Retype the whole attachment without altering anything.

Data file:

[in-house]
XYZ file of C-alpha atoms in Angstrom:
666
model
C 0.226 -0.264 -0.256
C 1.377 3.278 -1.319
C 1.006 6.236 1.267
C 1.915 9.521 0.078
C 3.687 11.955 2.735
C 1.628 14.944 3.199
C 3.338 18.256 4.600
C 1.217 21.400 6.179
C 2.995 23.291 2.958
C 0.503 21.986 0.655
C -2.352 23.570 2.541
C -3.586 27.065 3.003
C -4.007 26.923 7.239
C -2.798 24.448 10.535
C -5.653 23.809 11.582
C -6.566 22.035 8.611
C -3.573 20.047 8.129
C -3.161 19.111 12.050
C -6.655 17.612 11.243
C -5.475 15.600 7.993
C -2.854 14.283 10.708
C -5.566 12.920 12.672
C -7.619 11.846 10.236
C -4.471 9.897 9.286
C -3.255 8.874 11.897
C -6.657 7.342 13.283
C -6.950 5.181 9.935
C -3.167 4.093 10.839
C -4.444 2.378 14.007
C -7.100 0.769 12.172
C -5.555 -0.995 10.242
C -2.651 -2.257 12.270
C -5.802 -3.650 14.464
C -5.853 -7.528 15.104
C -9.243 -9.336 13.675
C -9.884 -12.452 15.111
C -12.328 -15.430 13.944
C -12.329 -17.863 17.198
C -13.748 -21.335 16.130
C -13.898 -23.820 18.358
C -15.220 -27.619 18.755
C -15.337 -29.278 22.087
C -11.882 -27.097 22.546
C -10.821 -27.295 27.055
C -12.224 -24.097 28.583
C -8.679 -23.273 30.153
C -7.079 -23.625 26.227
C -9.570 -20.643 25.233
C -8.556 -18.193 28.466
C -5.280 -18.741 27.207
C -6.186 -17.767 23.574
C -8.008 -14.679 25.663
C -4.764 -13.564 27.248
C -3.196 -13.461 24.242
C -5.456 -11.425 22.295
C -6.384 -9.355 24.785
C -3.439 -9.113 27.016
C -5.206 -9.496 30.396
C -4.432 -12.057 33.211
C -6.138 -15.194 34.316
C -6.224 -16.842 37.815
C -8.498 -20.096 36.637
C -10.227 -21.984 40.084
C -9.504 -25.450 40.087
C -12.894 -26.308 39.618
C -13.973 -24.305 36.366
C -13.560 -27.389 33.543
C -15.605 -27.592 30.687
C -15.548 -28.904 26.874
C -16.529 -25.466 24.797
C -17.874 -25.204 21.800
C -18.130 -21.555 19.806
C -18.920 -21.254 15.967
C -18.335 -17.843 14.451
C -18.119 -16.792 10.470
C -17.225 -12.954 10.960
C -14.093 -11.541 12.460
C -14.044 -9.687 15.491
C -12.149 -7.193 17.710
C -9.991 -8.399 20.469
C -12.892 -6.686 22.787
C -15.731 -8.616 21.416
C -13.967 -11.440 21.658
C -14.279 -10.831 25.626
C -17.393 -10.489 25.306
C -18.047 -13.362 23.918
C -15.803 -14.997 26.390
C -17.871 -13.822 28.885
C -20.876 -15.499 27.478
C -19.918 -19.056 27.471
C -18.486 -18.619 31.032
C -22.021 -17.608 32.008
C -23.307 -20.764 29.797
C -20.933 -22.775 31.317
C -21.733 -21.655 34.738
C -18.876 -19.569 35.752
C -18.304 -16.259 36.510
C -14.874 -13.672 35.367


[in-house]
XYZ file of C-alpha atoms in Angstrom:
666
model
C 0.226 -0.264 -0.256
C 1.377 3.278 -1.319
C 1.006 6.236 1.267
C 1.915 9.521 0.078
C 3.687 11.955 2.735
C 1.628 14.944 3.199
C 3.338 18.256 4.600
C 1.217 21.400 6.179
C 2.995 23.291 2.958
C 0.503 21.986 0.655
C -2.352 23.570 2.541
C -3.586 27.065 3.003
C -4.007 26.923 7.239
C -2.798 24.448 10.535
C -5.653 23.809 11.582
C -6.566 22.035 8.611
C -3.573 20.047 8.129
C -3.161 19.111 12.050
C -6.655 17.612 11.243
C -5.475 15.600 7.993
C -2.854 14.283 10.708
C -5.566 12.920 12.672
C -7.619 11.846 10.236
C -4.471 9.897 9.286
C -3.255 8.874 11.897
C -6.657 7.342 13.283
C -6.950 5.181 9.935
C -3.167 4.093 10.839
C -4.444 2.378 14.007
C -7.100 0.769 12.172
C -5.555 -0.995 10.242
C -2.651 -2.257 12.270
C -5.802 -3.650 14.464
C -5.853 -7.528 15.104
C -9.243 -9.336 13.675
C -9.884 -12.452 15.111
C -12.328 -15.430 13.944
C -12.329 -17.863 17.198
C -13.748 -21.335 16.130
C -13.898 -23.820 18.358
C -15.220 -27.619 18.755
C -15.337 -29.278 22.087
C -11.882 -27.097 22.546
C -10.821 -27.295 27.055
C -12.224 -24.097 28.583
C -8.679 -23.273 30.153
C -7.079 -23.625 26.227
C -9.570 -20.643 25.233
C -8.556 -18.193 28.466
C -5.280 -18.741 27.207
C -6.186 -17.767 23.574
C -8.008 -14.679 25.663
C -4.764 -13.564 27.248
C -3.196 -13.461 24.242
C -5.456 -11.425 22.295
C -6.384 -9.355 24.785
C -3.439 -9.113 27.016
C -5.206 -9.496 30.396
C -4.432 -12.057 33.211
C -6.138 -15.194 34.316
C -6.224 -16.842 37.815
C -8.498 -20.096 36.637
C -10.227 -21.984 40.084
C -9.504 -25.450 40.087
C -12.894 -26.308 39.618
C -13.973 -24.305 36.366
C -13.560 -27.389 33.543
C -15.605 -27.592 30.687
C -15.548 -28.904 26.874
C -16.529 -25.466 24.797
C -17.874 -25.204 21.800
C -18.130 -21.555 19.806
C -18.920 -21.254 15.967
C -18.335 -17.843 14.451
C -18.119 -16.792 10.470
C -17.225 -12.954 10.960
C -14.093 -11.541 12.460
C -14.044 -9.687 15.491
C -12.149 -7.193 17.710
C -9.991 -8.399 20.469
C -12.892 -6.686 22.787
C -15.731 -8.616 21.416
C -13.967 -11.440 21.658
C -14.279 -10.831 25.626
C -17.393 -10.489 25.306
C -18.047 -13.362 23.918
C -15.803 -14.997 26.390
C -17.871 -13.822 28.885
C -20.876 -15.499 27.478
C -19.918 -19.056 27.471
C -18.486 -18.619 31.032
C -22.021 -17.608 32.008
C -23.307 -20.764 29.797
C -20.933 -22.775 31.317
C -21.733 -21.655 34.738
C -18.876 -19.569 35.752
C -18.304 -16.259 36.510
C -14.874 -13.672 35.367